ACT’s History

The ACT Foundation is founded: a charitable organization dedicated to saving lives by promoting pre-hospital emergency care in Canada.
ACT hosts the first, second, and third National Advanced Life Support (ALS) Competitions in Ottawa, Montreal, and Toronto, respectively, to promote the need for paramedics across Canada.
ACT launches “CPR Saves Lives,” a national campaign directed at cardiologists and family physicians, engaging them in promoting citizen CPR training.
ACT brings its “Learn CPR” message into the homes of millions of Canadians through “Julie,” its multiple award-winning national TV and print campaign about a 12-year-old girl who saved her father’s life with CPR.
ACT’s public advocacy campaign for paramedics in Ontario (Action Paramedic), focusing on Ottawa as a watershed, results in a $22 million commitment by the Ontario government for the establishment of a multi-centered paramedic program involving 11 sites around the province.
The ACT High School CPR Program is piloted in Ottawa–evaluation results position CPR as one of the most popular components of health in the physical education and health curriculum.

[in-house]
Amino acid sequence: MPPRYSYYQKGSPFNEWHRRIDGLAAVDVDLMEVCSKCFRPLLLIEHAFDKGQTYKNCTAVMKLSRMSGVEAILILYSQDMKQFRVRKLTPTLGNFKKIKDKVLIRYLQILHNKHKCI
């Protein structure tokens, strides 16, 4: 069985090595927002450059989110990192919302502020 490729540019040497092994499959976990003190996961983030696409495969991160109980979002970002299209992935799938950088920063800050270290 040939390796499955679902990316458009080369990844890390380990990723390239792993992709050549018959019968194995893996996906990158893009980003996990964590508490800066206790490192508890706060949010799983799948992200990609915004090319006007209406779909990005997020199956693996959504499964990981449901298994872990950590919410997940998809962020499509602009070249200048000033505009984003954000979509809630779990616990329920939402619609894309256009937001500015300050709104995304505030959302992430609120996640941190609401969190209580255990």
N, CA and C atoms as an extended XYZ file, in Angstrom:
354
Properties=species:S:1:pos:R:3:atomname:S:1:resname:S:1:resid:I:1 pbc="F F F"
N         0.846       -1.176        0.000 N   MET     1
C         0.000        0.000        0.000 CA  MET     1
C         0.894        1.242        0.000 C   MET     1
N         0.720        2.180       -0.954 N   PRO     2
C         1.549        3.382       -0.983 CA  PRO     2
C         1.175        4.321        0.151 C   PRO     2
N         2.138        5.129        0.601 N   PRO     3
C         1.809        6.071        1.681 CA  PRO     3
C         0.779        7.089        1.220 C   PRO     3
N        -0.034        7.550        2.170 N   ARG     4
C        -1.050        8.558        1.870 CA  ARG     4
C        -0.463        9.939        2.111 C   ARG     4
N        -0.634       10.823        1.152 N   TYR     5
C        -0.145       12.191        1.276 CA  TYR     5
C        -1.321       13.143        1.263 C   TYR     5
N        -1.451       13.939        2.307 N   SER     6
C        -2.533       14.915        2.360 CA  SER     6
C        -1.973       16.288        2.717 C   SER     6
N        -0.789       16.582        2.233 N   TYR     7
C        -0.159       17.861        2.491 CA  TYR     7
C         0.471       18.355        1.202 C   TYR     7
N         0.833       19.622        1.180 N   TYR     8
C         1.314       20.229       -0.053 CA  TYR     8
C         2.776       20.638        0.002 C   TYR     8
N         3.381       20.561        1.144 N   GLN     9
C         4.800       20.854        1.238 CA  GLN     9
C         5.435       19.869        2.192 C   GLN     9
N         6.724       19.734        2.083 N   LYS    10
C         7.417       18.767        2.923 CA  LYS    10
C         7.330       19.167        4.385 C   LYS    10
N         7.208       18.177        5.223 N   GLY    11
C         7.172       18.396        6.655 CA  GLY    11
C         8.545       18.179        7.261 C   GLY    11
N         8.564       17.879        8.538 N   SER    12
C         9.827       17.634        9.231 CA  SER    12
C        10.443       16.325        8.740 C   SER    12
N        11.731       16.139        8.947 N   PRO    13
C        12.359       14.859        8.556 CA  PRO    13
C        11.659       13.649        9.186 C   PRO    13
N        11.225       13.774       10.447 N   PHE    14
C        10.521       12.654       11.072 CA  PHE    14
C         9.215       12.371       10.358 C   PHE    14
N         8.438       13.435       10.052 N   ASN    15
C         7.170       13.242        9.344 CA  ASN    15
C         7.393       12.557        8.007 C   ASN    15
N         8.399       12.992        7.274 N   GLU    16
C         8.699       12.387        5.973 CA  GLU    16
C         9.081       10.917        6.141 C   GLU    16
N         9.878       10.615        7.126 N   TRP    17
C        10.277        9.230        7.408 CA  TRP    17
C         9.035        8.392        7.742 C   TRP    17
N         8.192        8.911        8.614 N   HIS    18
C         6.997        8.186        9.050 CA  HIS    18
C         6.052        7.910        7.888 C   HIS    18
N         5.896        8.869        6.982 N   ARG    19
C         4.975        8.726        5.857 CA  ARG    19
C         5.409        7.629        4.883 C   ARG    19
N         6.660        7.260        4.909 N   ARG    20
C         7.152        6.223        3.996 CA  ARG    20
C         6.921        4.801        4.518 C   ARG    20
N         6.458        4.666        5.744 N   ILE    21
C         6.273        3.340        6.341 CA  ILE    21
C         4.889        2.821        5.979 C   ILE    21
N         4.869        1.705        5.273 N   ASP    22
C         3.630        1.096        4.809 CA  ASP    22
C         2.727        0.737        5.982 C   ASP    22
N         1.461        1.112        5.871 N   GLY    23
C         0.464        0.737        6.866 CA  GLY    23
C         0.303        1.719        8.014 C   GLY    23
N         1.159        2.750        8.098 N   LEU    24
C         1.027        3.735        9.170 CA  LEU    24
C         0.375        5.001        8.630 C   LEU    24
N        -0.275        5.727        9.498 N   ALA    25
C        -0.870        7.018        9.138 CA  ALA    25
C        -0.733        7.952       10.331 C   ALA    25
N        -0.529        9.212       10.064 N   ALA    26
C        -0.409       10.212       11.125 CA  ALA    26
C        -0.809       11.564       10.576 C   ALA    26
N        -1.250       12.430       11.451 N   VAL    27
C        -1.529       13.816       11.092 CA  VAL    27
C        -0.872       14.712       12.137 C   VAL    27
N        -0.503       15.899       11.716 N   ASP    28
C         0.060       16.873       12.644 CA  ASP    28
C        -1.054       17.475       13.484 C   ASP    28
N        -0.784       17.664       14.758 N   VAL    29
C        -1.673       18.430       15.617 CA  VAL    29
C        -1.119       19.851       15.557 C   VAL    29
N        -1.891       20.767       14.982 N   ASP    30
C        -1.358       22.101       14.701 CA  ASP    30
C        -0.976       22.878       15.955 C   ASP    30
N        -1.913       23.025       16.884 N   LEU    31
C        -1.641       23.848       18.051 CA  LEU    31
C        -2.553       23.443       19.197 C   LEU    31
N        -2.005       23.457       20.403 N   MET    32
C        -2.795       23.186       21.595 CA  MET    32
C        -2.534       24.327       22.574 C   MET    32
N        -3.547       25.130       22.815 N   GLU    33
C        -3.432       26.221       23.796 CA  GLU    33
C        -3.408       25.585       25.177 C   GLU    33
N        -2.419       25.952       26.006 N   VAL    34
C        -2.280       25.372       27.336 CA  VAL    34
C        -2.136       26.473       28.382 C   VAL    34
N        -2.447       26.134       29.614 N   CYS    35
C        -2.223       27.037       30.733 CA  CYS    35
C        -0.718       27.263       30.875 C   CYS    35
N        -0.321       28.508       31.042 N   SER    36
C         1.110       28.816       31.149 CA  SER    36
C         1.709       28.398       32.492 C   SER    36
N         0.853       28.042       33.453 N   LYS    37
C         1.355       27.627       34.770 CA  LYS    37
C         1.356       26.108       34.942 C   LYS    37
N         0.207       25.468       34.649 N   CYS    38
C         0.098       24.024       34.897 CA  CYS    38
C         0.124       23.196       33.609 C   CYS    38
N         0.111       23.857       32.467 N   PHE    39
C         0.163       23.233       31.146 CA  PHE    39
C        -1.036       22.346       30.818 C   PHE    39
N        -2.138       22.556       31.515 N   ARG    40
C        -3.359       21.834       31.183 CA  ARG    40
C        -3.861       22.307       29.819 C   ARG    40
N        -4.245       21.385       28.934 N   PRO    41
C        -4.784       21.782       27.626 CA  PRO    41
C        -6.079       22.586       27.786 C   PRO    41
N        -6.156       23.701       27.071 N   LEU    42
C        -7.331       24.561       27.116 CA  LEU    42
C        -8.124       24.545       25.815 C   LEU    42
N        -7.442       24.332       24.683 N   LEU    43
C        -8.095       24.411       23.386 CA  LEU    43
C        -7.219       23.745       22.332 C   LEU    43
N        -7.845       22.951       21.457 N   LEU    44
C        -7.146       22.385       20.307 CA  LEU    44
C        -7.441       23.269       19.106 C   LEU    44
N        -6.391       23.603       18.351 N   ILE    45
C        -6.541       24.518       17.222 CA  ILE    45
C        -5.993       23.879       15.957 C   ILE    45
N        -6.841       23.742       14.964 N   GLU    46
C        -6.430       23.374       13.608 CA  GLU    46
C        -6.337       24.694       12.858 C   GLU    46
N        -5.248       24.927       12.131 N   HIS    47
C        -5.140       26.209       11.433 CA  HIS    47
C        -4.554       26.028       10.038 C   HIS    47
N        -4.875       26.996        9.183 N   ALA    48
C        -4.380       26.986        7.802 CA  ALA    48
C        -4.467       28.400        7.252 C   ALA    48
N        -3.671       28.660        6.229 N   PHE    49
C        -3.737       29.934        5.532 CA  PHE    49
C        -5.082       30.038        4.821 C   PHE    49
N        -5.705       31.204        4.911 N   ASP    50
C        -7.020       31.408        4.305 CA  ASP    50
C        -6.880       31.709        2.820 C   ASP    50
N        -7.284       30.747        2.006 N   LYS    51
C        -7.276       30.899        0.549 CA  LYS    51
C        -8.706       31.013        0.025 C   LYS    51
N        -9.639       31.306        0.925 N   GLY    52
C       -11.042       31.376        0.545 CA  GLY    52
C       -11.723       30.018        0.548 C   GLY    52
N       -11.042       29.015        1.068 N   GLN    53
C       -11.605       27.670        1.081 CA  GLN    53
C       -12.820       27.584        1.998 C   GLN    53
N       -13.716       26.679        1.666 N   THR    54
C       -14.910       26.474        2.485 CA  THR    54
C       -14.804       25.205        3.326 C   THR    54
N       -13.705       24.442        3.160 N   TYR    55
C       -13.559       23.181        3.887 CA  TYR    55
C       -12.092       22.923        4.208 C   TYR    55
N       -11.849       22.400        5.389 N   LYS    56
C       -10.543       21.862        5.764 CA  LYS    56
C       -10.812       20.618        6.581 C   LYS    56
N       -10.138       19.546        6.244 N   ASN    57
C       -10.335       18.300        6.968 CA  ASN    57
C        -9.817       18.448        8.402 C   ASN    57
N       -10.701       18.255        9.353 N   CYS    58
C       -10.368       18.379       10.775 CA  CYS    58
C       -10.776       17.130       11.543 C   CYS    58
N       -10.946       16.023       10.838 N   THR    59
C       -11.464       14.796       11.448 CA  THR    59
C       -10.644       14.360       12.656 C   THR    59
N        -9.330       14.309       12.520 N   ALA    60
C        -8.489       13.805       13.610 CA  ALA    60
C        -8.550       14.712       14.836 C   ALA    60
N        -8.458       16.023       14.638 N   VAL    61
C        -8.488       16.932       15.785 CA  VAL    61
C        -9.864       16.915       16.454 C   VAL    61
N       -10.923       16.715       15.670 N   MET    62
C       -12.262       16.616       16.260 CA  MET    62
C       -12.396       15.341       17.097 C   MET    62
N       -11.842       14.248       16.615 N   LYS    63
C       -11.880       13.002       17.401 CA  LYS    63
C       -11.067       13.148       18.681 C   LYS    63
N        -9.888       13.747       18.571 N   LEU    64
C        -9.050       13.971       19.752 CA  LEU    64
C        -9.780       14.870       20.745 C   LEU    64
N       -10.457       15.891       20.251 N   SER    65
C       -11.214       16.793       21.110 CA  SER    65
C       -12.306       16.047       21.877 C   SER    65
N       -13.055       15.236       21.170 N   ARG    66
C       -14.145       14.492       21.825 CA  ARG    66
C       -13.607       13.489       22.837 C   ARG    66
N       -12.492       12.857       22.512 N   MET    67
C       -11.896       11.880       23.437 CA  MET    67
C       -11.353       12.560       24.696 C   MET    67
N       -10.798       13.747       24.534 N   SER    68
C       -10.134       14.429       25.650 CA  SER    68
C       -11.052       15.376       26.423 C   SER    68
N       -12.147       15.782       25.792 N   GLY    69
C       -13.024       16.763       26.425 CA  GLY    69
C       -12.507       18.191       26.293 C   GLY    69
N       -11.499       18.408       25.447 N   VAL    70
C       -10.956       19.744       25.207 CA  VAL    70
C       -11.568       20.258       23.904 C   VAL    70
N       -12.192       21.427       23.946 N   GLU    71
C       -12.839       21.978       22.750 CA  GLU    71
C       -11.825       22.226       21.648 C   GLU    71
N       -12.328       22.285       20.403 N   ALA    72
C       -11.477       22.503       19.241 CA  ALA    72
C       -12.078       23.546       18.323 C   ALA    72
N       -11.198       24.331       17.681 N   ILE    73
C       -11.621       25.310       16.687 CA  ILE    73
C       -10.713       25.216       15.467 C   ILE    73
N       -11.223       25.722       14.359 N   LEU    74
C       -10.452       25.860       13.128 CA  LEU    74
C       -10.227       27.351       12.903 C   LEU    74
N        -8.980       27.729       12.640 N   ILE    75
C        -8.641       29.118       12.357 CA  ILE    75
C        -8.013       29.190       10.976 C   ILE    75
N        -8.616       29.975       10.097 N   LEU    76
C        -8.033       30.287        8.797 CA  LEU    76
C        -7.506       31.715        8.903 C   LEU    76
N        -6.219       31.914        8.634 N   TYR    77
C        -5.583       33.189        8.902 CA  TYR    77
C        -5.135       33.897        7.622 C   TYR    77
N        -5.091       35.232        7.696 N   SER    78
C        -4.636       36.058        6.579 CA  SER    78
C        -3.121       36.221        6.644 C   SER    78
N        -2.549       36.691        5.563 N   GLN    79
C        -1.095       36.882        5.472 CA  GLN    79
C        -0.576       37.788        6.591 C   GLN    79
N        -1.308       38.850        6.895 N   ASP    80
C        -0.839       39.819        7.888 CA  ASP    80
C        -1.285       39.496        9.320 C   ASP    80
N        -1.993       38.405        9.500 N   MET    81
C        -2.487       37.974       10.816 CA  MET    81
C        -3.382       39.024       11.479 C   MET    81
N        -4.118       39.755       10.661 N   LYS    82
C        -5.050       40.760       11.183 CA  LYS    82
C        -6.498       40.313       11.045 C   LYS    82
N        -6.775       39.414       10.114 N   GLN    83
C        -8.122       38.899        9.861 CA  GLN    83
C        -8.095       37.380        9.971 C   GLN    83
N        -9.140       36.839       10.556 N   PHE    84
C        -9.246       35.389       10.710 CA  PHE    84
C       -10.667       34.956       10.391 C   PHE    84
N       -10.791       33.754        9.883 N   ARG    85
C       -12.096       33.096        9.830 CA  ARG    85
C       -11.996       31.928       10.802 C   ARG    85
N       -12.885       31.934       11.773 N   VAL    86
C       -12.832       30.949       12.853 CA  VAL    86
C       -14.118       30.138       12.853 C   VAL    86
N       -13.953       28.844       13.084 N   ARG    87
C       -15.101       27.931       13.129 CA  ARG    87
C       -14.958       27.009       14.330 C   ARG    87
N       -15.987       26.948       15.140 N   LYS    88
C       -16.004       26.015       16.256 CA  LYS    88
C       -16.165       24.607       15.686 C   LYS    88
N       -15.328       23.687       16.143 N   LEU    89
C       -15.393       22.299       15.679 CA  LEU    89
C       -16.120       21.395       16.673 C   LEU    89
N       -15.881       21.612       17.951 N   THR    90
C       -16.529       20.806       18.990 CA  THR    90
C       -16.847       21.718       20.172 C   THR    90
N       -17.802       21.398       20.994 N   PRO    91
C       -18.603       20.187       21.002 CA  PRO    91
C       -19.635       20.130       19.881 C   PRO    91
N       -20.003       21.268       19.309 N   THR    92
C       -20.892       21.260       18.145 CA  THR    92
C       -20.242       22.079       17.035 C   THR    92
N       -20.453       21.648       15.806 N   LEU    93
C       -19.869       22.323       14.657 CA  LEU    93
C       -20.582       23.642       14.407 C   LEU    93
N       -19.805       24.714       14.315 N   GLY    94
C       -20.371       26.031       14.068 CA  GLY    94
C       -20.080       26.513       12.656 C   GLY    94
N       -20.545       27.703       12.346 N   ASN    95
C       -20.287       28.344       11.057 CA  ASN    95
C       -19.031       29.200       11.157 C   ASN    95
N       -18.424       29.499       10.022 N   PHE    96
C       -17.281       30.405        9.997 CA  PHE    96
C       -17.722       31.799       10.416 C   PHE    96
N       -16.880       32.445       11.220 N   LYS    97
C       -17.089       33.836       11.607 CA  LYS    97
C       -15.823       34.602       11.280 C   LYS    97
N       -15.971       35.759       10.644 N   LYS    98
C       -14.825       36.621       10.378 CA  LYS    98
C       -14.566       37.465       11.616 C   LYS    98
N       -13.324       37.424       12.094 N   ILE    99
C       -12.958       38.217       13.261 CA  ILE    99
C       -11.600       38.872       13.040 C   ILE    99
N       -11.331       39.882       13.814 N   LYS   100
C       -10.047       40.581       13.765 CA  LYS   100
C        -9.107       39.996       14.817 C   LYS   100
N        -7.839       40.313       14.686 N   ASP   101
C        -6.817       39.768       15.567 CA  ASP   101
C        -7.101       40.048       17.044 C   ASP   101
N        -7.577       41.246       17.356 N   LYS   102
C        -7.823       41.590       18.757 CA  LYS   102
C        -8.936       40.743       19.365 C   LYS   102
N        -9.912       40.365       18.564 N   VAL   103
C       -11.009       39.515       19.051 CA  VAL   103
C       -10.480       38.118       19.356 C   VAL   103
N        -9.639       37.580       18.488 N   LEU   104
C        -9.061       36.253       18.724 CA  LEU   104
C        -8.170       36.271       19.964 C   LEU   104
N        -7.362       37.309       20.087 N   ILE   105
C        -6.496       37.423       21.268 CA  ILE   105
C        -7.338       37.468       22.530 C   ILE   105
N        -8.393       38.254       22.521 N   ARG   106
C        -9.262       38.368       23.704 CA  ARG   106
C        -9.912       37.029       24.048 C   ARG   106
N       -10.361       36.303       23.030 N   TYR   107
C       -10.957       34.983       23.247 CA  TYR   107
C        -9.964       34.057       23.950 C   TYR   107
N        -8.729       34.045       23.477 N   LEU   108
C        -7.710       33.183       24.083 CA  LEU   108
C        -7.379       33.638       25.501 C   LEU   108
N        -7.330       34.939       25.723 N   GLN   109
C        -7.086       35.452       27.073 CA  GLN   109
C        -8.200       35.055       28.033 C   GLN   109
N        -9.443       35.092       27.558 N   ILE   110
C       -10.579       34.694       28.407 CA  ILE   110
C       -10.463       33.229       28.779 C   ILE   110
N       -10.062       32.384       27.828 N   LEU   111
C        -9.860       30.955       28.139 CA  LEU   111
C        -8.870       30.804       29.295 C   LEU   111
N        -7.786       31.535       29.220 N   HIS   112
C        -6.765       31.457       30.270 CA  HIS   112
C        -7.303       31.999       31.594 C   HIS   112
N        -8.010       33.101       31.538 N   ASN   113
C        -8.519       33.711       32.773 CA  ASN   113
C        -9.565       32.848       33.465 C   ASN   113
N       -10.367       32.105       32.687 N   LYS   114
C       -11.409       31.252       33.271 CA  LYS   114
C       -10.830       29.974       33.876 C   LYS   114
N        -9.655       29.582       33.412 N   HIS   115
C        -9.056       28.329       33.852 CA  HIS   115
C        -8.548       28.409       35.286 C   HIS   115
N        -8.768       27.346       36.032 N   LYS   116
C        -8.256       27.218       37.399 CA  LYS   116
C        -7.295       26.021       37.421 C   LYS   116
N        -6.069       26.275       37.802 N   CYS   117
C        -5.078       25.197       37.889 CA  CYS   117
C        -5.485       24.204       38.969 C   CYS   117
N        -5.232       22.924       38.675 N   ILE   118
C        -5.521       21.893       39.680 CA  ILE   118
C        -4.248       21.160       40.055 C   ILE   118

ACT High School CPR Program successful pilots in Montreal and Toronto lead to program expansion.
The Government of Ontario inserts CPR into the Grade 9 curriculum based on the success of the ACT program pilots.
ACT partners with multiple provincial governments to expand the CPR program to high schools
The Government of Alberta inserts CPR into the Grade 10 curriculum.
The Government of Manitoba inserts CPR into the Grade 10 curriculum.
ACT wins Imagine Canada’s “New Spirit of Community Partnership” Award.
ACT begins enhancement of the High School CPR Program with defibrillator training component and AEDs for high schools.
ACT announces 1.4 million Canadian high school students trained in CPR.
The ACT Foundation founder and Executive Director Sandra Clarke M.S. and National Medical Director Justin Maloney M.S. received the Governor General Meritorious Service Cross award for empowering high school students with life-saving skills through the ACT High School CPR and AED Program.

2.6 million youth have been trained to date through high school program.1,640 high schools across Canada.

310,000 students are trained by their high school teachers each year.

ACT has donated over 50,000 mannequins to schools.

More than 6,000 teachers have been trained as CPR Instructors for their students to date.

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